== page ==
Quad9 DNS outage today? (sometime around 12:30-14:30 Eastern)

  • SpinRite v6.1 Release #3
    Guest:
    The 3rd release of SpinRite v6.1 is published and may be obtained by all SpinRite v6.0 owners at the SpinRite v6.1 Pre-Release page. (SpinRite will shortly be officially updated to v6.1 so this page will be renamed.) The primary new feature, and the reason for this release, was the discovery of memory problems in some systems that were affecting SpinRite's operation. So SpinRite now incorporates a built-in test of the system's memory. For the full story, please see this page in the "Pre-Release Announcements & Feedback" forum.
    /Steve.
  • Be sure to checkout “Tips & Tricks”
    Dear Guest Visitor → Once you register and log-in please checkout the “Tips & Tricks” page for some very handy tips!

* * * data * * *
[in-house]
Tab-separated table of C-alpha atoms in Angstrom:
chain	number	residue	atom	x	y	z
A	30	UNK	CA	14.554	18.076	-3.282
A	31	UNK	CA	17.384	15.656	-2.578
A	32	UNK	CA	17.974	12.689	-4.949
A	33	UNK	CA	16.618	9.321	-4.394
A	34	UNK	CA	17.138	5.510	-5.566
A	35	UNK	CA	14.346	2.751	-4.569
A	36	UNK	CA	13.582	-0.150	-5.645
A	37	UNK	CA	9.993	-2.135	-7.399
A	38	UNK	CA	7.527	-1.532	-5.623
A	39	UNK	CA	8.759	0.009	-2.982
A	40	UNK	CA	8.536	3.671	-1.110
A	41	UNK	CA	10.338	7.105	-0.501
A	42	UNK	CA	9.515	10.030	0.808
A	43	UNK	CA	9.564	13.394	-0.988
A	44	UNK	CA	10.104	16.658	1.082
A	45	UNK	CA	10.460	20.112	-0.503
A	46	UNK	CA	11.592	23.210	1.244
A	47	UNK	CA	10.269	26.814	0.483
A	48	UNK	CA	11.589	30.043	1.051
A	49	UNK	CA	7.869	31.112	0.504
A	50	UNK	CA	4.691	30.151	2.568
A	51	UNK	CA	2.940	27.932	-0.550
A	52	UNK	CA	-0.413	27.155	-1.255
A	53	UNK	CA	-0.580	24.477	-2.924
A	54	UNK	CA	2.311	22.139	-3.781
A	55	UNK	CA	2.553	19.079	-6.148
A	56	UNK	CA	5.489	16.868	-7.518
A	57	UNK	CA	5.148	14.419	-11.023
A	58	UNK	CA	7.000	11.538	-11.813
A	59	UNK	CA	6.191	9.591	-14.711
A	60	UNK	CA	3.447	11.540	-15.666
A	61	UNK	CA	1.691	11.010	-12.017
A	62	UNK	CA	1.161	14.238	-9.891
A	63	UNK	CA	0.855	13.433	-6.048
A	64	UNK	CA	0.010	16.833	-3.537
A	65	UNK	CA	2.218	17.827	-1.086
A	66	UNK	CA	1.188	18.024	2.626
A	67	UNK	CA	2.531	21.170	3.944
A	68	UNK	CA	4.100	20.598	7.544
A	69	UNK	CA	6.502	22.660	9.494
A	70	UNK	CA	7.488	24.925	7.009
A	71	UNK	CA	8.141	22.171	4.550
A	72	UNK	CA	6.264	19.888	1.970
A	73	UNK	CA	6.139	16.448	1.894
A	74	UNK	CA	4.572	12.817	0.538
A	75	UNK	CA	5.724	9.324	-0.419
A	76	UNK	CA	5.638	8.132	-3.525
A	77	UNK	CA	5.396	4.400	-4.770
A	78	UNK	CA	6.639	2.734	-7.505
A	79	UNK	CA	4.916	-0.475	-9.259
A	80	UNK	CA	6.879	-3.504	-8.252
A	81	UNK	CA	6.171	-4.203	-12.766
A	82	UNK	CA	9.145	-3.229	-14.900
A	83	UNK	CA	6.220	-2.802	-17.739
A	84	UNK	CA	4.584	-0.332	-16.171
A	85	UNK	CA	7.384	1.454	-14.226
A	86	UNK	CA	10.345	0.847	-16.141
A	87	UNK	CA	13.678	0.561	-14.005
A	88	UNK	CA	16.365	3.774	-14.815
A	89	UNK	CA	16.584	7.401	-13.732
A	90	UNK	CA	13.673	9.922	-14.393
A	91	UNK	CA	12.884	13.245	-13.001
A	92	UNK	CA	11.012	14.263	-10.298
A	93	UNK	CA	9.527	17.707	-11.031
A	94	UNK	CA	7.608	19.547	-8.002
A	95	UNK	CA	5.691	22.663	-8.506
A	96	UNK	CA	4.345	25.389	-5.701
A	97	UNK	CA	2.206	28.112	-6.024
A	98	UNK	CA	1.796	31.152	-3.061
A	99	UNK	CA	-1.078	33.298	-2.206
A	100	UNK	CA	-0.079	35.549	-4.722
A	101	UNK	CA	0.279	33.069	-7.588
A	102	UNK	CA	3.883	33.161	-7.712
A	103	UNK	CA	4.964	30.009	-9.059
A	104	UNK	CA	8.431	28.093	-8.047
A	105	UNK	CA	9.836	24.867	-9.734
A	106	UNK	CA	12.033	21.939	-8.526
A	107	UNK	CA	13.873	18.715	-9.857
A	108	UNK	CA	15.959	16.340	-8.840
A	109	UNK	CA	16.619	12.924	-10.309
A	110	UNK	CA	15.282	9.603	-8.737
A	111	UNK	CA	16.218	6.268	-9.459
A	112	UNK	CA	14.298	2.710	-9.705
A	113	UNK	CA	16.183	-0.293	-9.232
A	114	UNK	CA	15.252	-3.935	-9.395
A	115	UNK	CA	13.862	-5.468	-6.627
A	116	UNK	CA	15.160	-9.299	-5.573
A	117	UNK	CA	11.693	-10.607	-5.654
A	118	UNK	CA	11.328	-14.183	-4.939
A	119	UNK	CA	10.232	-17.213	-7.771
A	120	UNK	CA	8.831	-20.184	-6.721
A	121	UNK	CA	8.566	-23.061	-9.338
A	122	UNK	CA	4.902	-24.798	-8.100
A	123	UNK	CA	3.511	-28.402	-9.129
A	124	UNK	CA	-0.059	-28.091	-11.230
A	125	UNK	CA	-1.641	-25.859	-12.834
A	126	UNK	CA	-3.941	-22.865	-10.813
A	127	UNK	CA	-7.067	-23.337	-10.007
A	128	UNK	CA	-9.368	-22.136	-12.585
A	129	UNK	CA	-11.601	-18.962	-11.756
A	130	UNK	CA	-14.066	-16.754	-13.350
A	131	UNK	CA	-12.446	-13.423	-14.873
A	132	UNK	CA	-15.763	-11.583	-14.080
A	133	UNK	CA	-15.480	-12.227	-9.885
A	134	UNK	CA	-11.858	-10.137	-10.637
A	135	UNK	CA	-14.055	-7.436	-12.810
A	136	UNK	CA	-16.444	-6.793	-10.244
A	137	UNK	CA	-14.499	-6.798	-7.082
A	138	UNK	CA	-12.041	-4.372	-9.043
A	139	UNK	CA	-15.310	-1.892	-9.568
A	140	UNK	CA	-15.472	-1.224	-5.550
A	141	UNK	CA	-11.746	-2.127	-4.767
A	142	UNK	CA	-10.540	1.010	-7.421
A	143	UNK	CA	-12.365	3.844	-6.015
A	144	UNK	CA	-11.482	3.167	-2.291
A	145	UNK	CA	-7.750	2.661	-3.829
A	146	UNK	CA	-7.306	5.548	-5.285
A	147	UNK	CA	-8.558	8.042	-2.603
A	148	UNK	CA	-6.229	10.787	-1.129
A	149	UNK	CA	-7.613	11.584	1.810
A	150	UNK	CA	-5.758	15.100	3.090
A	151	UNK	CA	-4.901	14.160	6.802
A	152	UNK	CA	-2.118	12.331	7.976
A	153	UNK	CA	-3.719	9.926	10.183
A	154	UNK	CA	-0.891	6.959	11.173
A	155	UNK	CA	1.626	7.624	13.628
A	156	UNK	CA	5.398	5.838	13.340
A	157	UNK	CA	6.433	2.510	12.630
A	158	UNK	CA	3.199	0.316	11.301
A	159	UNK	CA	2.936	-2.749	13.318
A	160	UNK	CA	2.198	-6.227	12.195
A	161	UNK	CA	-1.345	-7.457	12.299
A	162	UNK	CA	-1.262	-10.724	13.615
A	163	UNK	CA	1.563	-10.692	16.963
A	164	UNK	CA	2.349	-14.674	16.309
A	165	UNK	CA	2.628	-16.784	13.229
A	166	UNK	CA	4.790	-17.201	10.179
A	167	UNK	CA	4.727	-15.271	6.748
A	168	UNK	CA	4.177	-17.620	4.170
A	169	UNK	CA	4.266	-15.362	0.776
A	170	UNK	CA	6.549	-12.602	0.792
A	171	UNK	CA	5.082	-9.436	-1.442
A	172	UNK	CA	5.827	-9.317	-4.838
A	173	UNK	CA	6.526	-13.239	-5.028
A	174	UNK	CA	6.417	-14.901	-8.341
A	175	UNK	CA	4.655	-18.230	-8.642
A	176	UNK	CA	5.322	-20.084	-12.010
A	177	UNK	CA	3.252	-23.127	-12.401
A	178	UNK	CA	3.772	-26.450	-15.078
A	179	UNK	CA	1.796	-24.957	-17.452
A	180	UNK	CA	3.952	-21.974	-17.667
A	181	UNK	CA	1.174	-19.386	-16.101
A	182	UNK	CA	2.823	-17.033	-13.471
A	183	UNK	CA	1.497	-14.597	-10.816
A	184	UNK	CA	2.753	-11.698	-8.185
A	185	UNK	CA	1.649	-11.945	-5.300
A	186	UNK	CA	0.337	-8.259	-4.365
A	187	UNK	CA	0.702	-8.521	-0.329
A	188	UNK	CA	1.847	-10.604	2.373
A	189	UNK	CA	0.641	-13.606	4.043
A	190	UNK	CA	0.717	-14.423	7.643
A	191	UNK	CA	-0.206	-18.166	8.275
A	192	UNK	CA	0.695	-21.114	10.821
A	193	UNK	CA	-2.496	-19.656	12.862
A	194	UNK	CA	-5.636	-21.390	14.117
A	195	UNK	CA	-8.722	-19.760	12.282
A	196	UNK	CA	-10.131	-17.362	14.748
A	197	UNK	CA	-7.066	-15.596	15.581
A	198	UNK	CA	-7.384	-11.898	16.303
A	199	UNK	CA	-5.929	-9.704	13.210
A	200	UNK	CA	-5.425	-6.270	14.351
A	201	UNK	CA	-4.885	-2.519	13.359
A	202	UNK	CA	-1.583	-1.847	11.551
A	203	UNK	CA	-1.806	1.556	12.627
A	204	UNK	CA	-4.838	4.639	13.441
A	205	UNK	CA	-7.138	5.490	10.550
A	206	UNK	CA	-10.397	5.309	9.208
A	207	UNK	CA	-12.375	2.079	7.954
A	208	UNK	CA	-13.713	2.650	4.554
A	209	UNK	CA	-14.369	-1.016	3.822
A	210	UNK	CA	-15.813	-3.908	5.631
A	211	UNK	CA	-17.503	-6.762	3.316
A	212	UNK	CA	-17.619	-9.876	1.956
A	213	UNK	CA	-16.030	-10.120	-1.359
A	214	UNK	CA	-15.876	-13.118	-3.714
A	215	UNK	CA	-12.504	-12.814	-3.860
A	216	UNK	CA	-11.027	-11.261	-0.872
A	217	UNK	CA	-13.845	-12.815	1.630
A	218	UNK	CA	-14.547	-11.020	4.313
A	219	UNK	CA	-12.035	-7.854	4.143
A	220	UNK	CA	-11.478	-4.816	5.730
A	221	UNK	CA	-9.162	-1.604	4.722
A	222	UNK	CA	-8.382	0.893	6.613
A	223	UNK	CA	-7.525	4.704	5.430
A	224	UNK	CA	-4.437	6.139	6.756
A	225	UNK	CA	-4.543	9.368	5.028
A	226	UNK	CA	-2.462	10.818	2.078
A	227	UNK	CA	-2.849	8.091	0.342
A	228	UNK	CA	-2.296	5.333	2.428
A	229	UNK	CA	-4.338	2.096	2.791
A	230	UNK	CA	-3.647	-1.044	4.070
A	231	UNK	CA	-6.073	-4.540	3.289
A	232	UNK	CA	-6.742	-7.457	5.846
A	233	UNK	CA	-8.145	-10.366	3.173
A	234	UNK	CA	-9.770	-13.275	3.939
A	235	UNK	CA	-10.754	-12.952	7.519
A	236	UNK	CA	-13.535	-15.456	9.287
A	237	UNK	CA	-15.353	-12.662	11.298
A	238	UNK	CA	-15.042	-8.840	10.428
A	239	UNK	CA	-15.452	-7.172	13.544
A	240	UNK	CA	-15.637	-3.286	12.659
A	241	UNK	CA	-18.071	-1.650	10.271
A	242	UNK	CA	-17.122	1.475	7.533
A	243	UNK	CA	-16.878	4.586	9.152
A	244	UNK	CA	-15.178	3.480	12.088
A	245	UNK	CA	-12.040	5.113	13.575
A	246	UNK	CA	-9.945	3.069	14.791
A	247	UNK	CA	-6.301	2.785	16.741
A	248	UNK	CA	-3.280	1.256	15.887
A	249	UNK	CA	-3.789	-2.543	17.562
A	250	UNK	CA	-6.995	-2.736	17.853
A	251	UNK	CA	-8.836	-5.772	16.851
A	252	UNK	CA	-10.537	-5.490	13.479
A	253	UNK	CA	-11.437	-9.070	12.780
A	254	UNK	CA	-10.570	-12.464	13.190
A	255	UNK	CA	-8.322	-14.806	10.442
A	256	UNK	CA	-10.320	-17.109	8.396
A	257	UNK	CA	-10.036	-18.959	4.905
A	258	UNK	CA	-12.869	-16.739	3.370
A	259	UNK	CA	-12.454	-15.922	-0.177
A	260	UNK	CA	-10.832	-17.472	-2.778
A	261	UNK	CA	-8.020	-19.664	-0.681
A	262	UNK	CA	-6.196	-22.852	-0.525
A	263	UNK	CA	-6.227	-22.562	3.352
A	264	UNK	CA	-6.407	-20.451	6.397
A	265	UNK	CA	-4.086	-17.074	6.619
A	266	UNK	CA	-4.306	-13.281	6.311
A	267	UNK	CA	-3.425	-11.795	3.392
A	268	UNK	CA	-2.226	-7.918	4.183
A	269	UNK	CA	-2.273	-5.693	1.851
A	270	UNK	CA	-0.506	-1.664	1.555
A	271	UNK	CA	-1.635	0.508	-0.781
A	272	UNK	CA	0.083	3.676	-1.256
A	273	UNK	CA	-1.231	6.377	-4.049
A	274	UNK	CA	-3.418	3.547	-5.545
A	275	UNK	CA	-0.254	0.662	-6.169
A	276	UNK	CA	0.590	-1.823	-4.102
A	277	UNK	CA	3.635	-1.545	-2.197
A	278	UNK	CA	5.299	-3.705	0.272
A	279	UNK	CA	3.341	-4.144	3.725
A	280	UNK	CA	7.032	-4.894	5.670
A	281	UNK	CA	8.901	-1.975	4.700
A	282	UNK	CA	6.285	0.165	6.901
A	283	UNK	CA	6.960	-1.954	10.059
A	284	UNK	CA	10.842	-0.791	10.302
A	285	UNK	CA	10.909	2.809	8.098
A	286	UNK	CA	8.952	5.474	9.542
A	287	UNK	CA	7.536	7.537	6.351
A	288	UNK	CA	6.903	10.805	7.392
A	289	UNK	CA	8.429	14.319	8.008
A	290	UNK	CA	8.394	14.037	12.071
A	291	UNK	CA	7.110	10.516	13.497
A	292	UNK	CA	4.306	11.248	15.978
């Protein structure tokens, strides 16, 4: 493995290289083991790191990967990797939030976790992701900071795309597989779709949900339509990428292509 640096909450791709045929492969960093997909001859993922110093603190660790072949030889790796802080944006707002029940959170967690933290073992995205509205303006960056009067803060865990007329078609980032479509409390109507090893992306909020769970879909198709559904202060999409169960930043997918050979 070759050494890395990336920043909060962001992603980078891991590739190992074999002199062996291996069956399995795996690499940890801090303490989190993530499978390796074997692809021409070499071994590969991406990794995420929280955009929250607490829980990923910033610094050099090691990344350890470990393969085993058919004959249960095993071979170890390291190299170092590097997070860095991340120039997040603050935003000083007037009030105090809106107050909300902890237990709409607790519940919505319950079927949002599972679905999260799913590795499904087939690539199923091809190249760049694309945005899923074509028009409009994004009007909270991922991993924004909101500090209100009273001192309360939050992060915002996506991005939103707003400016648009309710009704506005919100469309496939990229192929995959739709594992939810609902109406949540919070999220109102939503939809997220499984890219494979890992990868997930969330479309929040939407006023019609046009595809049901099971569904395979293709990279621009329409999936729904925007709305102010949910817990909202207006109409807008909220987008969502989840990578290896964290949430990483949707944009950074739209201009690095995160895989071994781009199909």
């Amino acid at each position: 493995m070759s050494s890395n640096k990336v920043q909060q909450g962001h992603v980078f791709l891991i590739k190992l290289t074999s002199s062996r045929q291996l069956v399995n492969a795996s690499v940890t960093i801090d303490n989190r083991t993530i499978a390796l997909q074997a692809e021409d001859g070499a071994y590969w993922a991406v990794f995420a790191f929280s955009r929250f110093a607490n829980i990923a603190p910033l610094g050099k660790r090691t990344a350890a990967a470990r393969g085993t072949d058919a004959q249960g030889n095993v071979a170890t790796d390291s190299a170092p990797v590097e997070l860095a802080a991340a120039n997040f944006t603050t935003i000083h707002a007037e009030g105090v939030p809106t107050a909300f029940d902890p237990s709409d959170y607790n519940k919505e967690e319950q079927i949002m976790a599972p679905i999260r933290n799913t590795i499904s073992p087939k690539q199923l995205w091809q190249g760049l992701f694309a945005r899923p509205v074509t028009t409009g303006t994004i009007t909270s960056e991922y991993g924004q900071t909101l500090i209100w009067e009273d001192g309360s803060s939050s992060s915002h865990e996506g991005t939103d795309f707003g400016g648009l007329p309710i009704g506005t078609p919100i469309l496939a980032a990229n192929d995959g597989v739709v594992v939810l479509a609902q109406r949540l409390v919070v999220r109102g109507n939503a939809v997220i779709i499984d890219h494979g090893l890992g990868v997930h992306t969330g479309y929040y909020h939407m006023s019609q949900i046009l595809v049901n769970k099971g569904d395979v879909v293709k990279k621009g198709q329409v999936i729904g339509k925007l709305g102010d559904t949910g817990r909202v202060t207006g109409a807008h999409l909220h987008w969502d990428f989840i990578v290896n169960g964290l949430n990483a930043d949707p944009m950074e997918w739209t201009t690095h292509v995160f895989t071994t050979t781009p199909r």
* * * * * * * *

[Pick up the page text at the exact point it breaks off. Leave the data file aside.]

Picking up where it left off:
/Steve.
  • BootAble – FreeDOS boot testing freeware

    To obtain direct, low-level access to a system's mass storage drives, SpinRite runs under a GRC-customized version of FreeDOS which has been modified to add compatibility with all file systems. In order to run SpinRite it must first be possible to boot FreeDOS.

    GRC's “BootAble” freeware allows anyone to easily create BIOS-bootable media in order to workout and confirm the details of getting a machine to boot FreeDOS through a BIOS. Once the means of doing that has been determined, the media created by SpinRite can be booted and run in the same way.

    The participants here, who have taken the time to share their knowledge and experience, their successes and some frustrations with booting their computers into FreeDOS, have created a valuable knowledgebase which will benefit everyone who follows.

    You may click on the image to the right to obtain your own copy of BootAble. Then use the knowledge and experience documented here to boot your computer(s) into FreeDOS. And please do not hesitate to ask questions – nowhere else can better answers be found.

    (You may permanently close this reminder with the 'X' in the upper right.)

saguaro

Active member
Oct 22, 2020
31
4